Tips for Putting a Scene on Your Cover2
February 23, 2014 by Mod
I’ve counselled against “scene” covers in the past. Though often the first idea an author has, they are usually not the best choice. That said, sometimes they can work.
This kind of cover works best in S/SF, crime or mystery genres. It’s also appropriate on most YA or middle grade novels. It doesn’t work as well in adult romance (apart from the generic clinch/kiss covers, which I love) or literary novels.
If you are using a “scene” cover, here are some things to keep in mind:
- Your protagonist or romantic couple should dominate the cover. Any other characters should be obscured, in the background or otherwise de-emphasized.
- Don’t be overly concerned with being completely literal. Maybe the scene on this cover example didn’t take place exactly like this. Readers are not going to care.
- Make sure your models have the appropriate expressions, posture etc. Nothing worse than a scene cover wherein the models look like they are posing for school portraits.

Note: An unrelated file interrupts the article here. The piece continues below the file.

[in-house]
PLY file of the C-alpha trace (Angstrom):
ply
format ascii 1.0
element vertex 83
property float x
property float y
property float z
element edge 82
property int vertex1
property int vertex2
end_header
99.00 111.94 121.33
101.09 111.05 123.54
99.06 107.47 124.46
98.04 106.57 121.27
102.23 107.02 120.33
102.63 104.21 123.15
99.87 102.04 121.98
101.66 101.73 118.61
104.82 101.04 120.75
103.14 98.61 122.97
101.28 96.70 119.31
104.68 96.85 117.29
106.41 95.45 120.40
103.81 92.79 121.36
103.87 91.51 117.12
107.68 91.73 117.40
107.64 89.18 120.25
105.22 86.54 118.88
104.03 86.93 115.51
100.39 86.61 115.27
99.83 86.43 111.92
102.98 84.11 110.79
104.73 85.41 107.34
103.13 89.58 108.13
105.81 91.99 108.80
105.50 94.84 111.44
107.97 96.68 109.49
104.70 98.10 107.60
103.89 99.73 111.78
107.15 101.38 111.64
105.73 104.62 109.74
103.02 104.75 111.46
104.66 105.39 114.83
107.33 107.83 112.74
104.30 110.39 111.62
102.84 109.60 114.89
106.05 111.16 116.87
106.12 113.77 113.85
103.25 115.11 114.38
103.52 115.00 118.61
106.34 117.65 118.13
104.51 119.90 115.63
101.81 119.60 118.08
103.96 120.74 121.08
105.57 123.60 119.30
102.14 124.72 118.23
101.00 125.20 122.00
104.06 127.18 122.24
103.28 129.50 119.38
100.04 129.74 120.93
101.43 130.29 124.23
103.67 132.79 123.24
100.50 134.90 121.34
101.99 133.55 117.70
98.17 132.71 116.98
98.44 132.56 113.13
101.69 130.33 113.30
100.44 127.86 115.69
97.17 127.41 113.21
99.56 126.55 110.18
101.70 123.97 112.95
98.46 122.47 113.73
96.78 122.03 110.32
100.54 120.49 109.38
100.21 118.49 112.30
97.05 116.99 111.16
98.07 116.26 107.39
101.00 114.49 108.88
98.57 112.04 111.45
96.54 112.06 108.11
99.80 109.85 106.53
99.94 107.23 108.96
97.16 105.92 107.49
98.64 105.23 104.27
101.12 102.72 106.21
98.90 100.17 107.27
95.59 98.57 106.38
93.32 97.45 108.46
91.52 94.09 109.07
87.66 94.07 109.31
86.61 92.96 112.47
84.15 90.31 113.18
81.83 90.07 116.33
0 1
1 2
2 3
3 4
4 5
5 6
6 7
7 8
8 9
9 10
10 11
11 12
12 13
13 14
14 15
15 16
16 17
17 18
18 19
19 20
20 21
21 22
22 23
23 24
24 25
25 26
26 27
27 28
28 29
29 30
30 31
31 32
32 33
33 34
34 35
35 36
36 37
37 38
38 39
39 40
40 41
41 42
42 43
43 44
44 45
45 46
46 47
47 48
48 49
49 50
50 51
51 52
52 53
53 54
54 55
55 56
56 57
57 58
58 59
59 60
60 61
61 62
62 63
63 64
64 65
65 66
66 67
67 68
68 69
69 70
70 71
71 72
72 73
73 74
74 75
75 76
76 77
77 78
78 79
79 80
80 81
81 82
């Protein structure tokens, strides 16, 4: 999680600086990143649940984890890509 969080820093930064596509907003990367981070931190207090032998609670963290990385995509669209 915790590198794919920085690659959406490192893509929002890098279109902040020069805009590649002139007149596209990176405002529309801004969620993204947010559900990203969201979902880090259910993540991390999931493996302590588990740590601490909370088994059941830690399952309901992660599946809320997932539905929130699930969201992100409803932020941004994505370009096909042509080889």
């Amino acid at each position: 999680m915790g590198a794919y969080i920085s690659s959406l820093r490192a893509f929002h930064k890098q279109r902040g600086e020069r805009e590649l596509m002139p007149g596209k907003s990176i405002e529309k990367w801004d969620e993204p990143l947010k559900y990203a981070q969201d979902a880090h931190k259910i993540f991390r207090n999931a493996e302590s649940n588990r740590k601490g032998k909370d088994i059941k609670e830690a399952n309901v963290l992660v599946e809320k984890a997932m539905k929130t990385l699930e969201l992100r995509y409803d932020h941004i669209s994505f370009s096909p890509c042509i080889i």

- By the same token, try to evoke conflict, tension, action and/or emotion with your models. The example given evokes tension because we have the feeling that the man turned his head away and just the moment the ghost appears and thus missed seeing her.
- Make sure your designer blends the elements carefully. Nothing takes you out of a scene faster than lighting or color inconsistencies.
The above cover is for sale for $99. Thanks to model Jason Baca for the great image.
Thanks for sharing. Very useful. Very good cover, you did an awesome job and the color you chose for his shirt is perfect for this cover. Thanks for sharing.
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